State to appoint independent fiscal advisory council this week

 

THE GOVERNMENT will establish an independent fiscal advisory council and appoint its five members later this week, Department of Finance sources have confirmed.

The council will independently assess the fiscal and budgetary policies of the Government.

It was included as a commitment in both the programme for government and also in the revised memorandum of understanding with the European Union and International Monetary Fund in April.

The Government gave an undertaking that this would be done by the end of June.

Minister for Finance Michael Noonan will disclose the membership of the council this week and also specify the role the council will play.

The council will have a remit to assess the Government’s budgetary plans and forecasts, as well as assessing compliance with fiscal rules.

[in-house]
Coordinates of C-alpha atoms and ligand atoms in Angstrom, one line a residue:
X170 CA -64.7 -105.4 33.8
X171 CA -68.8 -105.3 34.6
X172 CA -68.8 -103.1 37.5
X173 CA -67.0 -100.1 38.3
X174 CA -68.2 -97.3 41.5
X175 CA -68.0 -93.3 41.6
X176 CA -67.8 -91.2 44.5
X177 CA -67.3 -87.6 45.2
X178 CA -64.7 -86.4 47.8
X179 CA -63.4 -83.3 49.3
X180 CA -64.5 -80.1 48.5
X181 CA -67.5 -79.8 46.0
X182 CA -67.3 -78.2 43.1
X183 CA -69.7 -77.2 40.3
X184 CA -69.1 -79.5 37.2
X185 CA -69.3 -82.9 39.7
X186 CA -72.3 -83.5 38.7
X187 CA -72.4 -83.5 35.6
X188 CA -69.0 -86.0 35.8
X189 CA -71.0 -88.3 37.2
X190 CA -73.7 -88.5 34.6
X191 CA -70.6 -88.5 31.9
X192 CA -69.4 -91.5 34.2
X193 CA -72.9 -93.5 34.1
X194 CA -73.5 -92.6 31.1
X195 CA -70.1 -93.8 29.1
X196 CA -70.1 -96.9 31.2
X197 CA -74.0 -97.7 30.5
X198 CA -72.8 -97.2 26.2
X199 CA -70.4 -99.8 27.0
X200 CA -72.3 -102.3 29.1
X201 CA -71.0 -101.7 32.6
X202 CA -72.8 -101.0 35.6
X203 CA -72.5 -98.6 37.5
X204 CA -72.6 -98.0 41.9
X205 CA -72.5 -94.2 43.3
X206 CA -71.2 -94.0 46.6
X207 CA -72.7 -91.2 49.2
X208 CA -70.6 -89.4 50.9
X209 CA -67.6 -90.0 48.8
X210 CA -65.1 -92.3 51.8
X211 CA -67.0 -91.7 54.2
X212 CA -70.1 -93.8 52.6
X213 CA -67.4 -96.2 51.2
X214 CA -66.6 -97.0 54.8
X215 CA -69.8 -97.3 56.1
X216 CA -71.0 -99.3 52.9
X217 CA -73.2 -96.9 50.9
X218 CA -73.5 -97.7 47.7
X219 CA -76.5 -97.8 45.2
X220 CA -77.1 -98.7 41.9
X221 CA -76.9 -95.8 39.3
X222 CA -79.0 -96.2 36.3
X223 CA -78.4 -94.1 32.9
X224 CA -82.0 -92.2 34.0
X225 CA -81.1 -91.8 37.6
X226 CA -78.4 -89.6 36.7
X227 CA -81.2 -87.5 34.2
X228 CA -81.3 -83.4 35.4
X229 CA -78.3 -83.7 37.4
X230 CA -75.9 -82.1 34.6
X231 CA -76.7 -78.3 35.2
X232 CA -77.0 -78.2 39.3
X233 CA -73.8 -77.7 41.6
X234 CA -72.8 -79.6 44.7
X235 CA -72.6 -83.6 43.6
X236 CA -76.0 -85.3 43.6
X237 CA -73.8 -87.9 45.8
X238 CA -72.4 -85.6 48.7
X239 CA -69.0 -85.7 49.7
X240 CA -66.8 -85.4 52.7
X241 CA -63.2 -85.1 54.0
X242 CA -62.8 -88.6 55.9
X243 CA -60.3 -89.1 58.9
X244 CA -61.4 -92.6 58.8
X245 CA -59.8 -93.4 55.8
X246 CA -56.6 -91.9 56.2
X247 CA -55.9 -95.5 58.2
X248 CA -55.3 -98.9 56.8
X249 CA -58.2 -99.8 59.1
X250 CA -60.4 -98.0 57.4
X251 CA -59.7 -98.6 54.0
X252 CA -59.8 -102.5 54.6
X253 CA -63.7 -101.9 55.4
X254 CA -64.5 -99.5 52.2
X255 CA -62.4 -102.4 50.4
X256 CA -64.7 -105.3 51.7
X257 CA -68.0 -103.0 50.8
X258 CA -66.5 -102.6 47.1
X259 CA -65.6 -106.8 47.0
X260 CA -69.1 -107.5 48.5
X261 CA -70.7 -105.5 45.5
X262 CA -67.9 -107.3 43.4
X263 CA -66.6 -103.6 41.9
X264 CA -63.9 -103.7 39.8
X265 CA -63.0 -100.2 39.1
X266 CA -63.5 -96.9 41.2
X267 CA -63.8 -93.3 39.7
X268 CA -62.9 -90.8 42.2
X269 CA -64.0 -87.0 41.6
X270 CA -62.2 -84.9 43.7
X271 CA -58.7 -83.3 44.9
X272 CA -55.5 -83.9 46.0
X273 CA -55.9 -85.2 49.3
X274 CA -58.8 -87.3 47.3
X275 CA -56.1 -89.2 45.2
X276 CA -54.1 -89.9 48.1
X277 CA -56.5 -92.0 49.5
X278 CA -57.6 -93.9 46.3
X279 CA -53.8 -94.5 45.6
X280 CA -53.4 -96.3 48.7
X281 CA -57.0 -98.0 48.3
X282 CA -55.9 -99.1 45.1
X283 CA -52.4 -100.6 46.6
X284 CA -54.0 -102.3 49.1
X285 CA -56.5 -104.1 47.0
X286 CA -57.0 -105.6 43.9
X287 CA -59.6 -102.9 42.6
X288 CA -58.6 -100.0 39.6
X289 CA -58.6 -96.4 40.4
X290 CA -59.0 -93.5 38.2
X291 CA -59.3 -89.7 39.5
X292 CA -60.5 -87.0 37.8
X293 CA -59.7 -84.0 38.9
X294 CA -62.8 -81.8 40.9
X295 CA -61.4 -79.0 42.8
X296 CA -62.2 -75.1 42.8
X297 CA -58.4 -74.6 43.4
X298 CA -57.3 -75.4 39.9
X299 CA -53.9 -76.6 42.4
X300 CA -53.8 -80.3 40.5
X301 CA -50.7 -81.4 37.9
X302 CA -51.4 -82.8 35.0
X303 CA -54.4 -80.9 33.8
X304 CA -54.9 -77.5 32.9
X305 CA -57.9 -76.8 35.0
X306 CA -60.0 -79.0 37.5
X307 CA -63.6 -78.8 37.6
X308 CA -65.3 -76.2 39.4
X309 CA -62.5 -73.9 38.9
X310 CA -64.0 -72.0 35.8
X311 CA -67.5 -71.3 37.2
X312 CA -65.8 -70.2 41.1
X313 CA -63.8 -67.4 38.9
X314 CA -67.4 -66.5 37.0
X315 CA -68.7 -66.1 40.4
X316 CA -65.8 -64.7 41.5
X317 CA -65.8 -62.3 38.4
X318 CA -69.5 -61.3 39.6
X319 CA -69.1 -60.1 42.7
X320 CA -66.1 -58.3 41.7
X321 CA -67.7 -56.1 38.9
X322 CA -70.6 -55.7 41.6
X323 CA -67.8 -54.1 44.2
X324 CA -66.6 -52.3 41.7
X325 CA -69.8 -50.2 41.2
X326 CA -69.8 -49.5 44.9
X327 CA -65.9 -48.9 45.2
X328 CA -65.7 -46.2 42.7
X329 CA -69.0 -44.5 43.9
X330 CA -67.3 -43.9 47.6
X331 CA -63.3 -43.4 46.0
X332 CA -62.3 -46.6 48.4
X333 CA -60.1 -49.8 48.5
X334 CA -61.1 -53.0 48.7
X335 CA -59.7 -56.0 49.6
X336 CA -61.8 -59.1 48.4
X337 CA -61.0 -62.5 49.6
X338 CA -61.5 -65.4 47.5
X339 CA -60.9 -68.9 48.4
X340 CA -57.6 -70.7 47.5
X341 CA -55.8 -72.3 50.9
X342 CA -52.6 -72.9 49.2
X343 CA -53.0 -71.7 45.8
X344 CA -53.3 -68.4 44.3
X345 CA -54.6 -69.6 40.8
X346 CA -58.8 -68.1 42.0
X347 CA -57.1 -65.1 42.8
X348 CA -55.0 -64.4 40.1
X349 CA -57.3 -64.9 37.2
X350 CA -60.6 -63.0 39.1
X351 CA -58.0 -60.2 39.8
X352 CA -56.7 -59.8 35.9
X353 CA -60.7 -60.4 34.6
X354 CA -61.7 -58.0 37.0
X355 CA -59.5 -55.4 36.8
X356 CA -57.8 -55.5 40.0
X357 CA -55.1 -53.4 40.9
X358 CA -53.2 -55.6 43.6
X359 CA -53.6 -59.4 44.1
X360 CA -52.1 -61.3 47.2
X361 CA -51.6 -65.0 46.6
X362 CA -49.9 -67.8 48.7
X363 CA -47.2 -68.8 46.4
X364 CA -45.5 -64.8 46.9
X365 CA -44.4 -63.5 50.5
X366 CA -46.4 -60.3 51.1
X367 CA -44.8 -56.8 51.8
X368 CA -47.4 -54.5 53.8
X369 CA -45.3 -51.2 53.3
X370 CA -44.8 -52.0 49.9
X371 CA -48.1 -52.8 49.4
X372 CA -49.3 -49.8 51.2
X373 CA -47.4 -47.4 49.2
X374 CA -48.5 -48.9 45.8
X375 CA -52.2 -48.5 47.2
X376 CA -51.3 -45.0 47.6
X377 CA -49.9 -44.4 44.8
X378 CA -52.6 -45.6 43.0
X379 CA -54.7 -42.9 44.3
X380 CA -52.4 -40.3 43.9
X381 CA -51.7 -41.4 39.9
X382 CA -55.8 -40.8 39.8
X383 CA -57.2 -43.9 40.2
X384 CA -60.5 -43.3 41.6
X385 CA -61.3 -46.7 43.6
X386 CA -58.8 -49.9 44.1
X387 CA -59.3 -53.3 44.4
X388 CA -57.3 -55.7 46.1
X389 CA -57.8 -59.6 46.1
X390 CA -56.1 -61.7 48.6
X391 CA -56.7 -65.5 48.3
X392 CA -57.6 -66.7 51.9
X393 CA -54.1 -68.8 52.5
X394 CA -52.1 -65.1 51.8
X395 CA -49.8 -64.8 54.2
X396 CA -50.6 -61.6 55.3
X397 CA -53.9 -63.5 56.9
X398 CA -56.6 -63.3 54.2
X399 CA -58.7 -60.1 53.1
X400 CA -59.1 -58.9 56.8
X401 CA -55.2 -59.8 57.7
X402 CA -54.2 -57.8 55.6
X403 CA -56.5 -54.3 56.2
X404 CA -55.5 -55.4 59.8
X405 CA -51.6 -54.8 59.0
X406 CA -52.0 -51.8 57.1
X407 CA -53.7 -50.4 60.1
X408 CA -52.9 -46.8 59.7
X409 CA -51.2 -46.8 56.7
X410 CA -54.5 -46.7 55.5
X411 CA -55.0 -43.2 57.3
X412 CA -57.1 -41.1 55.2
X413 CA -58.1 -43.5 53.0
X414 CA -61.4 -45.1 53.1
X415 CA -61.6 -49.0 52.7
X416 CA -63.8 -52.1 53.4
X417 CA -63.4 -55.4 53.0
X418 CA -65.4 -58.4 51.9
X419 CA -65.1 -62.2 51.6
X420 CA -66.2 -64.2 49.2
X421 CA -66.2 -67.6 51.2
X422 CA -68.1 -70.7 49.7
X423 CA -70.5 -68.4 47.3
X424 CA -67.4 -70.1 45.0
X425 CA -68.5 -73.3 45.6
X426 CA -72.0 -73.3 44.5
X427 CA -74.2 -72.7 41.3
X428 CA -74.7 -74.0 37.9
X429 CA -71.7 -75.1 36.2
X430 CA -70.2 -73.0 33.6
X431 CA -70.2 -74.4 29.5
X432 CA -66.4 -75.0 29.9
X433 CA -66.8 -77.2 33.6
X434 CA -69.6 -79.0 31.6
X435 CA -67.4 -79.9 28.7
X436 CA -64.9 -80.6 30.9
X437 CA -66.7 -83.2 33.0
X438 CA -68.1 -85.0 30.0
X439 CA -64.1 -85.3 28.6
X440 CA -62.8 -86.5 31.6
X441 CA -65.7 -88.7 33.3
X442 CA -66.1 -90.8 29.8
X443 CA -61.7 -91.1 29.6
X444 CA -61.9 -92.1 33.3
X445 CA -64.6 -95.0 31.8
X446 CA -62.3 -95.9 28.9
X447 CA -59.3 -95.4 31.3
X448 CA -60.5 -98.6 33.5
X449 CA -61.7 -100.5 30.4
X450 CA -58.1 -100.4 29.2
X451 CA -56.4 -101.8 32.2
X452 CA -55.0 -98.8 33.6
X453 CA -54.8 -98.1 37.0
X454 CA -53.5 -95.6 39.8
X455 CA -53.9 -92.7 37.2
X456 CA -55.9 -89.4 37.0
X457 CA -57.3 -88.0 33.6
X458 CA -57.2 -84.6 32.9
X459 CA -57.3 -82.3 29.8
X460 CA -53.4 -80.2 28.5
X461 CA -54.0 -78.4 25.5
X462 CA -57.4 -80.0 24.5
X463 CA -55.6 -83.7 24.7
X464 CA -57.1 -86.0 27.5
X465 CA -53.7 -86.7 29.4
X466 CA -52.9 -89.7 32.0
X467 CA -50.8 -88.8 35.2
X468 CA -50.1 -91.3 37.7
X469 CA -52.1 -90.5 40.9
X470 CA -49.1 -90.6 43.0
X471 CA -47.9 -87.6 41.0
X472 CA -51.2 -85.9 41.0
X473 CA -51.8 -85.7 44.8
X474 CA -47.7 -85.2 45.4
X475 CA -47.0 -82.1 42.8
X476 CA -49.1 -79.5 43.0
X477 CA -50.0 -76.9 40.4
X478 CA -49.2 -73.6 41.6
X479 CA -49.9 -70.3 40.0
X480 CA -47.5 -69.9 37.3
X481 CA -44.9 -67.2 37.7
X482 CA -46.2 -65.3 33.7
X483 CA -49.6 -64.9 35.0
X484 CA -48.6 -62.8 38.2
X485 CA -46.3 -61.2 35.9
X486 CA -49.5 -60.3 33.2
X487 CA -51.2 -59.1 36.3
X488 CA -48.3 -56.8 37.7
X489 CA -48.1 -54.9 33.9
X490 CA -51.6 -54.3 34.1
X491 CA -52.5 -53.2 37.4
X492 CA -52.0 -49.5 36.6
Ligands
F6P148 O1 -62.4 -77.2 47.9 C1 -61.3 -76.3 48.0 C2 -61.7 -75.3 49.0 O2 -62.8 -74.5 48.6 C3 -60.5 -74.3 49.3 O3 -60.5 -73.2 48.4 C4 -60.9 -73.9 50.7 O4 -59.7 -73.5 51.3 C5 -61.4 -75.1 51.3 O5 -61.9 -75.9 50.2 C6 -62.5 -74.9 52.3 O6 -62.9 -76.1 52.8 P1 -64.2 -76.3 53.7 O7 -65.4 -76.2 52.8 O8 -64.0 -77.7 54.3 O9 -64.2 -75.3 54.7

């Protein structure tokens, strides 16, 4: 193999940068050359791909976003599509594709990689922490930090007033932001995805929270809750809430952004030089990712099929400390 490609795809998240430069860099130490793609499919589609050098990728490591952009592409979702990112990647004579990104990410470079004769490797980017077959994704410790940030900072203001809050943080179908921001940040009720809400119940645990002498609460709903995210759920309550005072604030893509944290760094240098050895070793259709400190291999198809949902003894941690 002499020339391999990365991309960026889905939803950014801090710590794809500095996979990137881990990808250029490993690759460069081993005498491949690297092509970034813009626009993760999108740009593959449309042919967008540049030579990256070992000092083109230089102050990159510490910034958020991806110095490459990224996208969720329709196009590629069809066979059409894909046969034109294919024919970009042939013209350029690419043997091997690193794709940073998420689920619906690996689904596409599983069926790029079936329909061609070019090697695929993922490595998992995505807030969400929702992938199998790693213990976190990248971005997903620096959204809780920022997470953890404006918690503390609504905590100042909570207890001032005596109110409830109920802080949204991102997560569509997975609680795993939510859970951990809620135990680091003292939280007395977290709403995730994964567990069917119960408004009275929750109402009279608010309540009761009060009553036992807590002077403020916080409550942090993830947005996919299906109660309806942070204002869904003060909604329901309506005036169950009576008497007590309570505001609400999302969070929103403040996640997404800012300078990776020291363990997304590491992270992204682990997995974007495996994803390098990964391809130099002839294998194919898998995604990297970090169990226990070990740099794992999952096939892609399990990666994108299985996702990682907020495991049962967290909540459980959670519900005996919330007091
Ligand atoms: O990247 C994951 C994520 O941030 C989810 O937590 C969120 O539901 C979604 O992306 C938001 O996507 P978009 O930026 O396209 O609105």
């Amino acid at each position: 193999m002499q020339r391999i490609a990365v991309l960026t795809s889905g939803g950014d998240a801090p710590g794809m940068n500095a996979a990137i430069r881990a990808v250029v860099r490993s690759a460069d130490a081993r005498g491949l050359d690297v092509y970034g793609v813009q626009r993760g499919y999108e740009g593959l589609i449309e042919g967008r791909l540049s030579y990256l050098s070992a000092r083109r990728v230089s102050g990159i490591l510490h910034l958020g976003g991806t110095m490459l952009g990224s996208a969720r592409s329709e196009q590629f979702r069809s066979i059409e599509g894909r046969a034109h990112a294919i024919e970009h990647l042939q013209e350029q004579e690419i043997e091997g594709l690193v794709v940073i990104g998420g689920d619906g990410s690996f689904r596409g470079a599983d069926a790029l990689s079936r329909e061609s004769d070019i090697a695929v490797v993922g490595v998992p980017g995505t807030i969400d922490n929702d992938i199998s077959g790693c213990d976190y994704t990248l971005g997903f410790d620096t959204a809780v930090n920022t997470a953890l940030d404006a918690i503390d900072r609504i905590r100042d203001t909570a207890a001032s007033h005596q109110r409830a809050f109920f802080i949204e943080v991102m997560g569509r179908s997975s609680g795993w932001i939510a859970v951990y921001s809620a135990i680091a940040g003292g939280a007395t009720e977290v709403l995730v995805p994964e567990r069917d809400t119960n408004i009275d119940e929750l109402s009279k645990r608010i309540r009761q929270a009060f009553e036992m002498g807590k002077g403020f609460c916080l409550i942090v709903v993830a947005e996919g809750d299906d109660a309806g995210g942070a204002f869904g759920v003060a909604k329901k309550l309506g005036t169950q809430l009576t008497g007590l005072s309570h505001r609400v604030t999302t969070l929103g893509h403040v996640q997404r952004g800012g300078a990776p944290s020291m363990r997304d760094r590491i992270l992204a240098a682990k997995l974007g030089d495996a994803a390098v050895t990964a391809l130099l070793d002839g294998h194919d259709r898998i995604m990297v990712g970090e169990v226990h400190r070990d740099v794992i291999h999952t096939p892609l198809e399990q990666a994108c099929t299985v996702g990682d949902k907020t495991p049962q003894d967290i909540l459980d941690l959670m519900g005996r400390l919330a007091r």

It will make its assessments available to the public.

However, the council will not be in a position to commence its work without statutory backing.

It is expected to begin meeting on an informal basis until a fiscal responsibility law is passed later this year.

The prospective membership of the council has remained a closely guarded secret.

However, it is expected to comprise economists with an international reputation, from varying backgrounds in academic institutions and business.

At a seminar last month, the Department of Finance outlined the thinking behind the need for a council.

A presentation by finance official Joe Cullen asserted that independent fiscal institutions can help governments adhere to medium-term targets and obey fiscal rules.

He pointed out that in 2008, 17 of the 27 EU states had such independent institutions.

According to Mr Cullen’s presentation: “The advantages cited for such bodies include greater transparency of the budgetary process through public commentary on fiscal policy assumptions and decisions of government, and stronger critique of official forecasts and proposed fiscal policy objectives.”